Body Temperature Regulation
Consider that you are exercising in the hot sun. When your body temperature increases, you have a homeostatic mechanism to lower it:
- Receptors in the skin detect the increased temperature. They send the information by nerve impulses to temperature centers in the hypothalamus.
- The hypothalamus integrates the information, and sends nerve impulses to the capillaries in the skin and to the sweat glands.
- The blood vessels in the skin become wider, which diverts more blood flow to the skin. The increased blood flow transfers heat, which is lost to the air through the skin. The sweat glands secrete sweat, which evaporates and cools the skin.
- The body temperature decreases to near normal. This continues until you leave the sunny area and stop exercising. The body temperature then returns to normal, and you stop sweating.
Note that this is a negative feedback mechanism.
Conversely, if you go out on a cold day, your body temperature decreases.
- Receptors in the skin detect the decreased temperature. They send the information by nerve impulses to temperature centers in the hypothalamus.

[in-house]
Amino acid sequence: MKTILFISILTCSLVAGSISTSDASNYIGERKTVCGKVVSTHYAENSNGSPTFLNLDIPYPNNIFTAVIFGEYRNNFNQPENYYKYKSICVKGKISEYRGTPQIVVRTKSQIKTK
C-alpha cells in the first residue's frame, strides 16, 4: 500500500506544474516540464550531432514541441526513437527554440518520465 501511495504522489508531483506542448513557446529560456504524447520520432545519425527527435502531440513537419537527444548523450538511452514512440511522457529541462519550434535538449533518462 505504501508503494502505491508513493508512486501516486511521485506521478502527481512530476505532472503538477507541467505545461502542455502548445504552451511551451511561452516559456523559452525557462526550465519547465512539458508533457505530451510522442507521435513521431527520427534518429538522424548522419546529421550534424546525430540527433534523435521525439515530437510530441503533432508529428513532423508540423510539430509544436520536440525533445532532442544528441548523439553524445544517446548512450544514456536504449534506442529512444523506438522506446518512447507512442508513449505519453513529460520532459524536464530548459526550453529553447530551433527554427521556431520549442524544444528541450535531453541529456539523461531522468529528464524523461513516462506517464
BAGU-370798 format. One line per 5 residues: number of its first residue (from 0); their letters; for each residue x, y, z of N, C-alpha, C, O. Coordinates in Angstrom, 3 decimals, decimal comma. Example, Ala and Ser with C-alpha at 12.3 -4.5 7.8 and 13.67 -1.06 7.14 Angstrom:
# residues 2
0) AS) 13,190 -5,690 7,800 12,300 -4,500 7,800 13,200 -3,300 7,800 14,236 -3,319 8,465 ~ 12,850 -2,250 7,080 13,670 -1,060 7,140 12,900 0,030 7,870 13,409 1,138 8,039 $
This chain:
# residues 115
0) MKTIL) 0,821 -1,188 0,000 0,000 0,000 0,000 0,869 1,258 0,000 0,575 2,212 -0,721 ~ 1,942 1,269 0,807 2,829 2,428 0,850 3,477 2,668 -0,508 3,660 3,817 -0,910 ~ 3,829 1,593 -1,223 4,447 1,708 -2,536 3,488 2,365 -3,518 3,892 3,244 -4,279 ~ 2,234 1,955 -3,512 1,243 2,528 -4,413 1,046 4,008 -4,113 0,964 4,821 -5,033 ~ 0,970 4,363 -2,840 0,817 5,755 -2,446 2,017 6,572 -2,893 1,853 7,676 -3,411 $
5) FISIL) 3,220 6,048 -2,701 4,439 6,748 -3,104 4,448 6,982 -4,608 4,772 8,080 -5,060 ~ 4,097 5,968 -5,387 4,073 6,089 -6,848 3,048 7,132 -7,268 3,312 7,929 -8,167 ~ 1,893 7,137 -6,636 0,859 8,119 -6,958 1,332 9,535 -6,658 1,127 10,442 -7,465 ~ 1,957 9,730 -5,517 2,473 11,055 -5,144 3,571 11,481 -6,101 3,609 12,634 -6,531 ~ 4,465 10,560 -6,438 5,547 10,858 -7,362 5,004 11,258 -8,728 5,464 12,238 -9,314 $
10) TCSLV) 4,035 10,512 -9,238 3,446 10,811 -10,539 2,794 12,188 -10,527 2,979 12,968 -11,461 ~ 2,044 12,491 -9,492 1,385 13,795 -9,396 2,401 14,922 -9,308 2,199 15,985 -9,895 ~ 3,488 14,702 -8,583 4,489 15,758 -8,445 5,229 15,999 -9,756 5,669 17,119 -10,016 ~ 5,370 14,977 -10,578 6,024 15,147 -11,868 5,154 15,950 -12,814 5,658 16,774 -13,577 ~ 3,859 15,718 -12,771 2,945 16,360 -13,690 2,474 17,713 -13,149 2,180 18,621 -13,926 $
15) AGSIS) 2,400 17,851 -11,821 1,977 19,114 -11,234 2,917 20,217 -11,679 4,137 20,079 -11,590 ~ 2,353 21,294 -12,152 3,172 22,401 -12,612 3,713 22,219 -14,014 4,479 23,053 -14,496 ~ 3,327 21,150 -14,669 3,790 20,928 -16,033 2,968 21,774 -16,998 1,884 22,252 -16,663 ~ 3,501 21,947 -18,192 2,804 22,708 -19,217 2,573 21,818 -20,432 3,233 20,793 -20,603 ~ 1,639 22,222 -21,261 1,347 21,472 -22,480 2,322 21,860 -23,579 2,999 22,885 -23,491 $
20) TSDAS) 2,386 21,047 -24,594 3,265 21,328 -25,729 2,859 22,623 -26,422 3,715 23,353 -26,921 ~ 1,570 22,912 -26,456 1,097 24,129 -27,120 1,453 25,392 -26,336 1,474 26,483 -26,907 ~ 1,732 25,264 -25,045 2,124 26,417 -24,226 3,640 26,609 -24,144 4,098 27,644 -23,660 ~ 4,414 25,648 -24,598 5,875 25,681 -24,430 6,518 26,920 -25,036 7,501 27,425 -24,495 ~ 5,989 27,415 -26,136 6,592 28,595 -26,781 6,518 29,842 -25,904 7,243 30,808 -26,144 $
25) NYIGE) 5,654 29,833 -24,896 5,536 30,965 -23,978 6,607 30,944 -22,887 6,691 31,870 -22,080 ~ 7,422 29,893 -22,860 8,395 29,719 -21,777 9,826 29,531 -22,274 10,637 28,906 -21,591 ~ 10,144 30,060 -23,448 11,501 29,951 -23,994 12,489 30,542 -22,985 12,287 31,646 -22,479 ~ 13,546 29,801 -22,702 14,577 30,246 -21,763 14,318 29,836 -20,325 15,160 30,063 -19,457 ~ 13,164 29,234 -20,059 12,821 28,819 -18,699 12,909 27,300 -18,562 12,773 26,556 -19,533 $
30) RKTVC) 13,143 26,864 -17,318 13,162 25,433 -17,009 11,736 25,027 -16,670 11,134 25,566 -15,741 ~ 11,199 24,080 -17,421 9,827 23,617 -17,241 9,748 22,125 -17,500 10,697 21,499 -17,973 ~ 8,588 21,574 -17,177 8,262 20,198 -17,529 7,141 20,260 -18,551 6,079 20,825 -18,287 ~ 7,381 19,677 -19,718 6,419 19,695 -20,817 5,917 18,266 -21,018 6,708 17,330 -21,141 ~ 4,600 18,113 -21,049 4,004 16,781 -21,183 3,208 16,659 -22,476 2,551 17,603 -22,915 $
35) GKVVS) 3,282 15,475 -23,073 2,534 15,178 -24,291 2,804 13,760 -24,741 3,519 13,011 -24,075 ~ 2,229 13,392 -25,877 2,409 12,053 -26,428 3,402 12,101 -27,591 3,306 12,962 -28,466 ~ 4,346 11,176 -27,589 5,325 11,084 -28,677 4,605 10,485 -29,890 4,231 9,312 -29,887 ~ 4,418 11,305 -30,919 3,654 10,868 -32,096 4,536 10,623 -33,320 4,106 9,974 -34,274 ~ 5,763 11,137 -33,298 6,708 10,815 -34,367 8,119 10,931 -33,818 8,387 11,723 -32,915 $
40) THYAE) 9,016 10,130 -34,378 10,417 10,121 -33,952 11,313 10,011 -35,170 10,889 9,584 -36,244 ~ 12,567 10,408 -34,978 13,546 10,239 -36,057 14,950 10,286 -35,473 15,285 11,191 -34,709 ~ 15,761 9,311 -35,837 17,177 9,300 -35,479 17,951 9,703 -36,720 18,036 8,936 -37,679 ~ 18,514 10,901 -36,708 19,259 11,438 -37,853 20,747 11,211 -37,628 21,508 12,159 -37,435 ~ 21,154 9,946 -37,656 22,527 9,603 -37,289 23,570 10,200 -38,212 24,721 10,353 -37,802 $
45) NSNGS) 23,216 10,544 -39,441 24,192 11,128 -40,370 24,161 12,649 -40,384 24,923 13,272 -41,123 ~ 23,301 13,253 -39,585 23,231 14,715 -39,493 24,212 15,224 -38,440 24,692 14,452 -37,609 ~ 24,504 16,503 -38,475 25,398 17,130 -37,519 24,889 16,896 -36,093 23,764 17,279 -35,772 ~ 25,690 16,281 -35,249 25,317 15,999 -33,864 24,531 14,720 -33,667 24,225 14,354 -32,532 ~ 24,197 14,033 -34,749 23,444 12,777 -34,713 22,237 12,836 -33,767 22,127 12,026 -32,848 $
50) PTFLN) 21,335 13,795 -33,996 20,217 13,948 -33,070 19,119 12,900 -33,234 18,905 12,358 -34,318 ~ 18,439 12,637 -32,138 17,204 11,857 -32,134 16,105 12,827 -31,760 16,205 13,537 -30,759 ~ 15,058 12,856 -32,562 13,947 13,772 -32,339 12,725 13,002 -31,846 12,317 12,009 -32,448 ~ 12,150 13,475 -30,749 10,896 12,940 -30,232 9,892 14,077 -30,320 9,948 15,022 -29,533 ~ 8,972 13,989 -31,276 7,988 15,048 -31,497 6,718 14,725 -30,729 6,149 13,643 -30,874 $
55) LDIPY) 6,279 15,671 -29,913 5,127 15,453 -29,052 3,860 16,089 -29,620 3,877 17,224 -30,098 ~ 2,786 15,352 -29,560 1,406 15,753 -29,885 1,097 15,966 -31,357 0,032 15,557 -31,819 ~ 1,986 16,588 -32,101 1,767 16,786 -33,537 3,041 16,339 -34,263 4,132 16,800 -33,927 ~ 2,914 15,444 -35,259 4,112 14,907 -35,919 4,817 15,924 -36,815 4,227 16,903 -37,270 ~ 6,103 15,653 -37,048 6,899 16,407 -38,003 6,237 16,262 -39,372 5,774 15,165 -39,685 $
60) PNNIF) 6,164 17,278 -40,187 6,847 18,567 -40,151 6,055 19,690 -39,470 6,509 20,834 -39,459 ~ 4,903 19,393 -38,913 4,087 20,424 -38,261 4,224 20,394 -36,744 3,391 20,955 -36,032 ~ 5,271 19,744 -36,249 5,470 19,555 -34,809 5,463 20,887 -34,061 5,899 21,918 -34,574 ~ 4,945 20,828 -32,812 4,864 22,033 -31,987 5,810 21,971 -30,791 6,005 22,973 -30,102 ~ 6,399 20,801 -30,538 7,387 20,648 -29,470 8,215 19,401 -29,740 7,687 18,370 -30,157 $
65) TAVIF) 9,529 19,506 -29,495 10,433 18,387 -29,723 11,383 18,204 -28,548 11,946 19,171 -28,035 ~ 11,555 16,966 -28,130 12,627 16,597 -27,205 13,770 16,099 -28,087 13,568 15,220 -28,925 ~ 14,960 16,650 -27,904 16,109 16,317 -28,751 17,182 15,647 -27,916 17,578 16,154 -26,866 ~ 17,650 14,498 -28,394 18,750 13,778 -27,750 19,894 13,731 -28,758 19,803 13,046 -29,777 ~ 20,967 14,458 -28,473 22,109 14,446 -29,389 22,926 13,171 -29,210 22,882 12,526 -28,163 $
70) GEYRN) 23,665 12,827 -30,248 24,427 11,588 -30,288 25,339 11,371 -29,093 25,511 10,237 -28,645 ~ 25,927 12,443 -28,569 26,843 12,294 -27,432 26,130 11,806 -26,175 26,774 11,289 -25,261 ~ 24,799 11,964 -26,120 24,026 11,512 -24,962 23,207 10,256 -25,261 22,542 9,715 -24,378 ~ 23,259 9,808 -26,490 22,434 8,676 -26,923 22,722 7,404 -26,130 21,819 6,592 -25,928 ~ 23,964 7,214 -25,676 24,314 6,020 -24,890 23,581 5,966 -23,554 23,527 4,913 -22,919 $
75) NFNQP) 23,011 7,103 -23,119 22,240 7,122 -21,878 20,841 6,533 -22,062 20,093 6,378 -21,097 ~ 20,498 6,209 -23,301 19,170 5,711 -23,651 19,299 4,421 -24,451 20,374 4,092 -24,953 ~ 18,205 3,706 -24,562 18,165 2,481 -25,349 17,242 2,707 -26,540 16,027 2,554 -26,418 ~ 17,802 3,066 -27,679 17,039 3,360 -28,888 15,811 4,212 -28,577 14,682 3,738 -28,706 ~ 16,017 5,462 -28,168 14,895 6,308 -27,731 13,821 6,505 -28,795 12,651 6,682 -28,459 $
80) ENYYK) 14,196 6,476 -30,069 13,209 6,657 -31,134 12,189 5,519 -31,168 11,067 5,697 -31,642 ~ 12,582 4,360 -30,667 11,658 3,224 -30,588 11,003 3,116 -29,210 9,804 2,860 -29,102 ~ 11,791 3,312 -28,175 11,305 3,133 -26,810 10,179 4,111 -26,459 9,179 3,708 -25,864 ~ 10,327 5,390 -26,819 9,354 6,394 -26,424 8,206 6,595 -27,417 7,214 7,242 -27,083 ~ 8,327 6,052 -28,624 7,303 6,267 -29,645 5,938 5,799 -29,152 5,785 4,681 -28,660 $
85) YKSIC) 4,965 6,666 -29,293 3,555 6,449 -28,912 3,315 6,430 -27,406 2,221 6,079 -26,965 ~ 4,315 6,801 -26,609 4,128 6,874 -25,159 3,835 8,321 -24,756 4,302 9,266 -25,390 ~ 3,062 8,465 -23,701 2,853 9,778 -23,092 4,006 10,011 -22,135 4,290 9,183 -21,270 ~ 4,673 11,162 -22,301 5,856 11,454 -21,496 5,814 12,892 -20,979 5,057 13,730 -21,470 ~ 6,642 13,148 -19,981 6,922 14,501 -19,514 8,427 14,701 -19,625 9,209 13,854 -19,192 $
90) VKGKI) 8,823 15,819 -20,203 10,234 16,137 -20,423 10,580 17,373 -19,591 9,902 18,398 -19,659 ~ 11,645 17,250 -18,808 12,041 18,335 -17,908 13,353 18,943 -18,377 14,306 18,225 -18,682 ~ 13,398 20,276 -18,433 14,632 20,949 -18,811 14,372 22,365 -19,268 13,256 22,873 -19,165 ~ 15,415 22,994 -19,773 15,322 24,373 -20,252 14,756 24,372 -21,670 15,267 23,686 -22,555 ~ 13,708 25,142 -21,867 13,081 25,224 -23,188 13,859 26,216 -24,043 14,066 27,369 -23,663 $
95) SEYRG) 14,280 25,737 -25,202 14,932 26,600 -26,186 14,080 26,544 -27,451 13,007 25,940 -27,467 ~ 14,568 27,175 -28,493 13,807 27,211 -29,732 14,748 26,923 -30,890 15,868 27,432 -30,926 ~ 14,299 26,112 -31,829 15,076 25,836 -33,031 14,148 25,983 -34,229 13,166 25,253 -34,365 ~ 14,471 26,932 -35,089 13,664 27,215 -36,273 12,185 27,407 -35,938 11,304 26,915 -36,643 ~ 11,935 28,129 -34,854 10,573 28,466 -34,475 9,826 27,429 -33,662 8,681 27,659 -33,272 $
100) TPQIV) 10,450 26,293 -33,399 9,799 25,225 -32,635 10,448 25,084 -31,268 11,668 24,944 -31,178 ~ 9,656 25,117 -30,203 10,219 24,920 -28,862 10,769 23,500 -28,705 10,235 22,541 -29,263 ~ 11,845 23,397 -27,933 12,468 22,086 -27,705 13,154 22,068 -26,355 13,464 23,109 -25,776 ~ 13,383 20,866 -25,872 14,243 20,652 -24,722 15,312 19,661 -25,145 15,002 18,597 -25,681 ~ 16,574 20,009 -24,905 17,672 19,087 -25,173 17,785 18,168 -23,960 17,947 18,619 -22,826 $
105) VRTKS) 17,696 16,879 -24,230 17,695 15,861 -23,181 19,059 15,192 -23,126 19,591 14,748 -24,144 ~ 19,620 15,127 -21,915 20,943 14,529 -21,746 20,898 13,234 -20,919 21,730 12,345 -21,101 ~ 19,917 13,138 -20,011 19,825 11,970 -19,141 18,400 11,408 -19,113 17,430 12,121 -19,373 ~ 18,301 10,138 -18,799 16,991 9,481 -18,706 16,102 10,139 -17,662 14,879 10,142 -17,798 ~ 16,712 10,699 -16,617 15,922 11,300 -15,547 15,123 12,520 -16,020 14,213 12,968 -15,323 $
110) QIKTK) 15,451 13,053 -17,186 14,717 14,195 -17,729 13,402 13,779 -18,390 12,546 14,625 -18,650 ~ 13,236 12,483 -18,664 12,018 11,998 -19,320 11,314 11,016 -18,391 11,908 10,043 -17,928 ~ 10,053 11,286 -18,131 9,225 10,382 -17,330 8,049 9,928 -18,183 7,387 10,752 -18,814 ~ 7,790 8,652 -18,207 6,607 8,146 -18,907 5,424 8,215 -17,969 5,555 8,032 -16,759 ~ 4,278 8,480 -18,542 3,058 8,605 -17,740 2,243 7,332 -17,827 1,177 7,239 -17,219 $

- The hypothalamus integrates the information, and sends nerve impulses to the capillaries in the skin and to skeletal muscles.
- The blood vessels in the skin become narrower, which reduces blood flow to the skin. The decreased blood flow reduces heat lost to the air through the skin. The muscles contract rapidly (shiver), which produces heat.
- These actions increase the body temperature.
Gas exchange in leaves
Homeostatic mechanisms are not limited to animals. Plants have them too.
Here's one example. There are openings in leaves called stoma (plural: stomata). The stoma have guard cells around them. Gases like carbon dioxide, oxygen, and water vapor enter and exit the leaf through these openings. Here's how the mechanism works:
During the day there is enough sunlight for photosynthesis. Photosynthesis in the guard cells causes them to accumulate potassium ions and water (by osmosis). The guard cells swell and open the stoma. As a result, gases can flow into and out of the leaf. Conversely, at night photosynthesis stops. The guard cells remove potassium and water (by osmosis). The guard cells shrink and close the stoma. Subsequently, no gases can move into or out of the leaf.
Images from Microsoft Word 2010.